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AOL plans to cut a third of workforce
Firm offers incentives but warns that layoffs may follow

By Mike Musgrove
Washington Post Staff Writer
Friday, November 20, 2009

AOL said Thursday that it plans to reduce its workforce by a third over the next several months.

The company, which is based in New York but maintains a large campus in the Dulles area, employs about 6,900 people. The company is hoping to get as many as 2,500 workers to depart voluntarily and is offering extra severance pay to people who leave by the end of December.

For the time being, AOL is still part of Time Warner, though the media giant is scheduled to spin off the former dial-up Internet giant into a separate company Dec. 9.

Chief executive Tim Armstrong announced the latest round of restructuring in an e-mail and a video that was shared with employees Thursday morning.

Armstrong, a former Google executive, took the reins at AOL earlier this year. From nearly the beginning of his time at the company, Time Warner made it clear that a spinoff was in the works. Last year's decline in Web advertising hit AOL hard and was severe enough to bring down the profits of its parent. Last year, AOL's revenue fell 20 percent, to $4.17 billion.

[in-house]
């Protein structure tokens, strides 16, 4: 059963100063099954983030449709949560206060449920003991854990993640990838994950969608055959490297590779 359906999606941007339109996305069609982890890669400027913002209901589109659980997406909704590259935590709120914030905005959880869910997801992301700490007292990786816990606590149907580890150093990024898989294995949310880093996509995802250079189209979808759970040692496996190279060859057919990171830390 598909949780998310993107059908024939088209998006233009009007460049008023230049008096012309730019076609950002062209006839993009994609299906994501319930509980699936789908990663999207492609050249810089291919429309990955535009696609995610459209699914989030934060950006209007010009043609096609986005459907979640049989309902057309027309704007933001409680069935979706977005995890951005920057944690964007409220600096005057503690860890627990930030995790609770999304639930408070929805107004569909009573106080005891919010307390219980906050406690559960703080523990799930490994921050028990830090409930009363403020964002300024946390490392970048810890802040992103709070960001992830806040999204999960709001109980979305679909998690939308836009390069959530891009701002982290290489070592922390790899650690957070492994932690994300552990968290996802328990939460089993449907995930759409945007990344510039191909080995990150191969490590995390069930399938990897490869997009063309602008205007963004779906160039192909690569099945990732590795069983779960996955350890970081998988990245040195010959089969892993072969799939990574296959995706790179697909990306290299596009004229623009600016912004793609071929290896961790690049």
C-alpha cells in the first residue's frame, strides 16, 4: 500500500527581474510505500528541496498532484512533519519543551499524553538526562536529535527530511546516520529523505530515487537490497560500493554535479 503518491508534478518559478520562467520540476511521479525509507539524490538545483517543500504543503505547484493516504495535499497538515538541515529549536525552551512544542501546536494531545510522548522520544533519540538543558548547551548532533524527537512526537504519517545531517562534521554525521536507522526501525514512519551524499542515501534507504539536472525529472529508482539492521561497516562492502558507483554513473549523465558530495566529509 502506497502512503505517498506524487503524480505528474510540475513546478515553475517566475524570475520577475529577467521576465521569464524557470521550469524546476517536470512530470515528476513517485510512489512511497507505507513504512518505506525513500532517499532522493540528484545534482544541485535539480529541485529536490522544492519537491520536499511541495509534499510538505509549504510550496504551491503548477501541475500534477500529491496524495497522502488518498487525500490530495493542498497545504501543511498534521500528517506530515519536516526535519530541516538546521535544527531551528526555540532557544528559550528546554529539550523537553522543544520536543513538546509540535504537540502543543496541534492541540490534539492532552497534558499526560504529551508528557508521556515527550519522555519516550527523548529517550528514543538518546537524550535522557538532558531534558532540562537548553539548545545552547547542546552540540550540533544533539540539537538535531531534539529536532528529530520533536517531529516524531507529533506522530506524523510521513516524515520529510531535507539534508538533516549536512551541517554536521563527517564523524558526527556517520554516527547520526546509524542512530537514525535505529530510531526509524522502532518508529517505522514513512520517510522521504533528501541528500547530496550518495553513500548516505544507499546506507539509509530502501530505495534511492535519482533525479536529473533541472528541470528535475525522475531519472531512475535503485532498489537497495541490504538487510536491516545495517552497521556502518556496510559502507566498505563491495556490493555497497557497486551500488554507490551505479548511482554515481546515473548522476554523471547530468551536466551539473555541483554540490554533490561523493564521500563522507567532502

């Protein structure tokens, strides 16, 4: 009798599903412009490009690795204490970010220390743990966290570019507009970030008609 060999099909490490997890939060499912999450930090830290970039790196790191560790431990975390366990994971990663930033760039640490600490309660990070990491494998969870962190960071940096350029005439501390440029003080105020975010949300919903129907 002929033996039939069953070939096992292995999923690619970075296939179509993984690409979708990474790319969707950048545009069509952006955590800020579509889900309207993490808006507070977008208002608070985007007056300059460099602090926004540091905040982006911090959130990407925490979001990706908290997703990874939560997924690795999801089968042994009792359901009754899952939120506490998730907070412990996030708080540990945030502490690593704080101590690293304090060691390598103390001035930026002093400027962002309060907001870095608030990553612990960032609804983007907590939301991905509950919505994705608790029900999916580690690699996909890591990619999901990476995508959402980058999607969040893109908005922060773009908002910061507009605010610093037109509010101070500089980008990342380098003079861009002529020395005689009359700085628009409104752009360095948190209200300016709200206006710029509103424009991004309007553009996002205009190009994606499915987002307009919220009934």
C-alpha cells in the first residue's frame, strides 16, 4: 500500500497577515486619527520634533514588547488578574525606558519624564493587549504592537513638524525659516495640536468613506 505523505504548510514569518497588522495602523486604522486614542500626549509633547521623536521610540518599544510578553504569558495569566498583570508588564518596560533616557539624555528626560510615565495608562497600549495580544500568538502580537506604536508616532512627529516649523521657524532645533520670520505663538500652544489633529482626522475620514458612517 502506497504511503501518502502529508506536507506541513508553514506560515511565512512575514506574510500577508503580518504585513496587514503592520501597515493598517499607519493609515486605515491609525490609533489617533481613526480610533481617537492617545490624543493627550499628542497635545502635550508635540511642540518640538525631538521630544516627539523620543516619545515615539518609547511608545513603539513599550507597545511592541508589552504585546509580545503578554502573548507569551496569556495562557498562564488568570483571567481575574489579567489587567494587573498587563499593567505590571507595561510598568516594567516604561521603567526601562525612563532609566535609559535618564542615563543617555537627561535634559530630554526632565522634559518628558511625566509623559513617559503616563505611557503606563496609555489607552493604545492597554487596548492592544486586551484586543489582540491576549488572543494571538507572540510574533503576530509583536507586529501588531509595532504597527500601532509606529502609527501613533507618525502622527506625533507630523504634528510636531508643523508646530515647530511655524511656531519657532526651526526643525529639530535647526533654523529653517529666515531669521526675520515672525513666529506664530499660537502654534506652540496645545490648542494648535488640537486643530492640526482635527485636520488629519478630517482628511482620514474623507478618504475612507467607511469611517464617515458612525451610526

Under Armstrong, who led Google's advertising business during his career there, AOL has sought to reinvent itself as a Web content and advertising company. In its portfolio are successful and popular properties such as the celebrity news site TMZ, tech blog Engadget and map service Mapquest.

In his Thursday morning e-mail, Armstrong told employees that he would not take a bonus this year because he is "the person who takes accountability for the results of the company."

"That decision is a personal one and is not a sign for the future payout of the overall bonus plan for employees," he wrote.

The company did not identify where it is looking to reduce staff; all AOL employees are eligible to take part in the company's "voluntary separation program" that includes incentives to leave by the new year. If not enough people take the offer, said an e-mail circulated to AOL employees, a less generous and non-voluntary round of layoffs could follow.

In a Securities and Exchange Commission filing, AOL said that it expects to spend $200 million as it restructures the company. The company said it hopes to save $300 million in annual operating expenses as a result of the staff reduction.

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